Tuesday, March 27, 2007

Are younger people smarter?

Mark Zuckerberg, the 22-year-old founder of FaceBook, seems to think so:
I want to stress the importance of being young and technical. Young people are just smarter. Why are most chess masters under 30? I don't know.

Nothing against 22-year-olds, but here's a more likely explanation: if you have both the virtues of being smart and having lived past your early twenties, you probably have better things to do than go to work for a 22-year-old at a startup. Then again, you can't fault Mark for fluffing his employees.

Sunday, March 11, 2007


Saturday, March 10, 2007

The First Guice Review

Eric Burke, an O'Reilly author and pricipal software engineer at OCI, has already ported a client from Spring to Guice. That was fast!

Eric discovered that Guice really does result in less code:

At the end of the day, I compared my [Guice] modules — written in Java — to my Spring XML files. The modules are significantly smaller and easier to read. Then I realized about 3/4 of the code in my modules was unnecessary, so I stripped it out. They were reduced to just a few lines of code each.

Eric noticed another feature which you can't really appreciate until you actually use Guice:

The error messages are exceptionally good when things go wrong. You can tell they put a lot of effort into this, and this is HUGE. Every single framework should learn this lesson: cryptic error messages are a major drain on developer productivity, and we really appreciate tools like Guice.

We invested countless hours into making Guice's error messages as helpful as possible. We use plain English. We print line numbers (in such a way that IDEs automatically link to source code). We suggest likely causes and even fixes.

In the end, it sounds like Eric is sold:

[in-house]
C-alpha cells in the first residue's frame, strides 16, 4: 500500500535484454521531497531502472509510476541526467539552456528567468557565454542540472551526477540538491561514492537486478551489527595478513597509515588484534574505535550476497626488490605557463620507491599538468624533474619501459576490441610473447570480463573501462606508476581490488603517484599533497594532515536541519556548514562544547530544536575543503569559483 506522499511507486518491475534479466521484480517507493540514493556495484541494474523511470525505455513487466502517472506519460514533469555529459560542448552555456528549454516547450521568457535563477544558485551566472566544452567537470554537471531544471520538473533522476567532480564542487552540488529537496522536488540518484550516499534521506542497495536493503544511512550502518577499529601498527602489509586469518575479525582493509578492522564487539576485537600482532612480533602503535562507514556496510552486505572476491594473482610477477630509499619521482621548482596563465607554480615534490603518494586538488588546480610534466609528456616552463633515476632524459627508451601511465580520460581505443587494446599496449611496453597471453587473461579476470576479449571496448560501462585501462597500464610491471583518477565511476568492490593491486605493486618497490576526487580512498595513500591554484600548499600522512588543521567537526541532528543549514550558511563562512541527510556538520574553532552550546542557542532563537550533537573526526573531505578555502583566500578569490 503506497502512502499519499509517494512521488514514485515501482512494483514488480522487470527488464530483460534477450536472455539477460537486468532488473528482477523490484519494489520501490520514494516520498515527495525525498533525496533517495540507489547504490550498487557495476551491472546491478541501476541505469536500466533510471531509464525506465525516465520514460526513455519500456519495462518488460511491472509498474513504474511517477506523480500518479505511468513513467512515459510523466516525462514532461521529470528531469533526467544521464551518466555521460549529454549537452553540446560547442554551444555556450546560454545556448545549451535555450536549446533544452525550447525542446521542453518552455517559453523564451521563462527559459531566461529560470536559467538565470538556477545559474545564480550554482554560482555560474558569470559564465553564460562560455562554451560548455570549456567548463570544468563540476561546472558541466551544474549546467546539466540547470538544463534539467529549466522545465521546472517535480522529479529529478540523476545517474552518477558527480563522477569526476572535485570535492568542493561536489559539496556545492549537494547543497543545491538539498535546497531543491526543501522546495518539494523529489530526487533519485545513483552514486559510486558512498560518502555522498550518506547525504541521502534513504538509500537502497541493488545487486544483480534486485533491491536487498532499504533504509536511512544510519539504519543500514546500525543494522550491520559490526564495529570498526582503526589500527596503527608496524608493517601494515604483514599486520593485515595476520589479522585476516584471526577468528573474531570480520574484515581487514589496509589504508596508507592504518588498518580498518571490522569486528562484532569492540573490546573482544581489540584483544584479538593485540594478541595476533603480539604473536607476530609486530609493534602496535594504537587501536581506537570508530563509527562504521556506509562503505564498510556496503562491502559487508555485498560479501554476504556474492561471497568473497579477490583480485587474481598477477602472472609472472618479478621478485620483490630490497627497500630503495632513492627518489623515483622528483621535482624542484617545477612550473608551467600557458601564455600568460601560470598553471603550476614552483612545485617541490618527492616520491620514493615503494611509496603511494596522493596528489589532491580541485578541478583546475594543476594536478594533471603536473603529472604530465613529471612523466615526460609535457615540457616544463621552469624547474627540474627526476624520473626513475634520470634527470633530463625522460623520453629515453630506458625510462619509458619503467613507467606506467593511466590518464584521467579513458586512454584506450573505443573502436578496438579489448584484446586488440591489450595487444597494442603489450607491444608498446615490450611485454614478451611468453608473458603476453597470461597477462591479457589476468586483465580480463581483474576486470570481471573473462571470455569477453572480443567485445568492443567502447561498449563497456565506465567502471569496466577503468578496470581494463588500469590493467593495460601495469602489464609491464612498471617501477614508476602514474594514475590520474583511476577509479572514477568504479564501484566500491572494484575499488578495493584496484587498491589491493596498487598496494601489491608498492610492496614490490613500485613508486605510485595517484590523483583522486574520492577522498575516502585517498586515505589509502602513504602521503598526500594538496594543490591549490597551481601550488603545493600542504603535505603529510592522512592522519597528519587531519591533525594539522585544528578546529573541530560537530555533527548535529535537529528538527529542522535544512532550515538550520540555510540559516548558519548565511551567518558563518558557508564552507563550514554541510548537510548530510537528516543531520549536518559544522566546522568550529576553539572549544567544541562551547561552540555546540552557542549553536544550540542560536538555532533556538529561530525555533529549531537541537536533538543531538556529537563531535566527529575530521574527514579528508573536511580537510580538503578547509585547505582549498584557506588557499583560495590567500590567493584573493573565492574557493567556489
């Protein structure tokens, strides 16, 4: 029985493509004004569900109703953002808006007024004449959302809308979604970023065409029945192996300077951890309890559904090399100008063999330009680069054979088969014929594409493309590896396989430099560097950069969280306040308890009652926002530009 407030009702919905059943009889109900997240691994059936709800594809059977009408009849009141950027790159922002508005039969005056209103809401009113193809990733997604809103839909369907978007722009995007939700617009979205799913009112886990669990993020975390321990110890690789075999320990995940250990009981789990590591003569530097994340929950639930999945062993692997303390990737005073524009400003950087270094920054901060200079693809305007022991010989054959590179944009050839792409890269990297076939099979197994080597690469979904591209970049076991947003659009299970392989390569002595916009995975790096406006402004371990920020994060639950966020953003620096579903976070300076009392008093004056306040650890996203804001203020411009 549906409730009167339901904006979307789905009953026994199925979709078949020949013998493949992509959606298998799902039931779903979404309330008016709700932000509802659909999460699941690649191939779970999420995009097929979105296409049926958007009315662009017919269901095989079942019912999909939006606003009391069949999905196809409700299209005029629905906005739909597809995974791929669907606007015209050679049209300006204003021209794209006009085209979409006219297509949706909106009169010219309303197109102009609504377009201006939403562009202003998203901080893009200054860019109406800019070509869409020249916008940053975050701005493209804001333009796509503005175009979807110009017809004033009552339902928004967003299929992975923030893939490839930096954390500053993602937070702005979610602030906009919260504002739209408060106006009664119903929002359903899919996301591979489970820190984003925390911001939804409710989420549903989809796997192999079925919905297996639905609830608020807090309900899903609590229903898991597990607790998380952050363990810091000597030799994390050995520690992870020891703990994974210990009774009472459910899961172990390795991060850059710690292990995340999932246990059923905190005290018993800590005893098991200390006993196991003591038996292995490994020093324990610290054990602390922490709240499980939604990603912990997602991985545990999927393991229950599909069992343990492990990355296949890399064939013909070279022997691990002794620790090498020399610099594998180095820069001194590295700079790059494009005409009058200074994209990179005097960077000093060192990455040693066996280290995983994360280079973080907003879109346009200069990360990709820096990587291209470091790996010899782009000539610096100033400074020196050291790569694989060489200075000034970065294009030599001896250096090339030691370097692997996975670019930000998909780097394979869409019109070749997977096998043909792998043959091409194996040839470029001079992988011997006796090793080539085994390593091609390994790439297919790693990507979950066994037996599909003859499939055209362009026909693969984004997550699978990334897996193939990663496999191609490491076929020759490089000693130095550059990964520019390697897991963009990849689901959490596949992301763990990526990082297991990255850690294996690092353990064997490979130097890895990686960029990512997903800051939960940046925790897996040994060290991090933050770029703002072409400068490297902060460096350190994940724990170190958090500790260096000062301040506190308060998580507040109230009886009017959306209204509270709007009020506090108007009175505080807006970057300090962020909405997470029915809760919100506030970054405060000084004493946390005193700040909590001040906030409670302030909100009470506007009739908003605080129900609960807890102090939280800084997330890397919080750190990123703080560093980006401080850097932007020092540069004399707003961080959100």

I successfully converted the client, but ran out of time for the server piece. Based on what I did accomplish, however, I definitely plan to finish the job as soon as possible.

We'll look forward to the rest.

Disclosure: I used to consult for OCI, too, but didn't work with Eric. Many consulting firms abuse their brand to trick clients into paying top dollar for off-the-street programmers with no real qualifications. If you're looking for a consulting/training firm with real top talent, I highly recommend OCI. I'm not just saying that because Eric wrote a favorable review either. :)

Thursday, March 08, 2007

Guice 1.0

We're pleased to announce the open source release of Google's internal Java dependency injection framework Guice. Guice wholly embraces annotations and generics, thereby enabling you to wire together and test objects with less effort than ever before. Annotations finally free you from error-prone, refactoring-adverse string identifiers.

Guice injects constructors, fields and methods (any methods with any number of arguments, not just setters). Guice includes advanced features such as custom scopes, circular dependencies, static member injection, Spring integration, and AOP Alliance method interception, most of which you can ignore until you need it.

An earlier version of Guice already powers Struts 2's plugin architecture. Google has been running Guice in mission critical applications for months, and now you can, too. We hope you enjoy Guice as much as we do.

Guice lives at Google Code. From there, you'll find the user's guide, Javadocs, and download. Please direct any questions to the mailing list.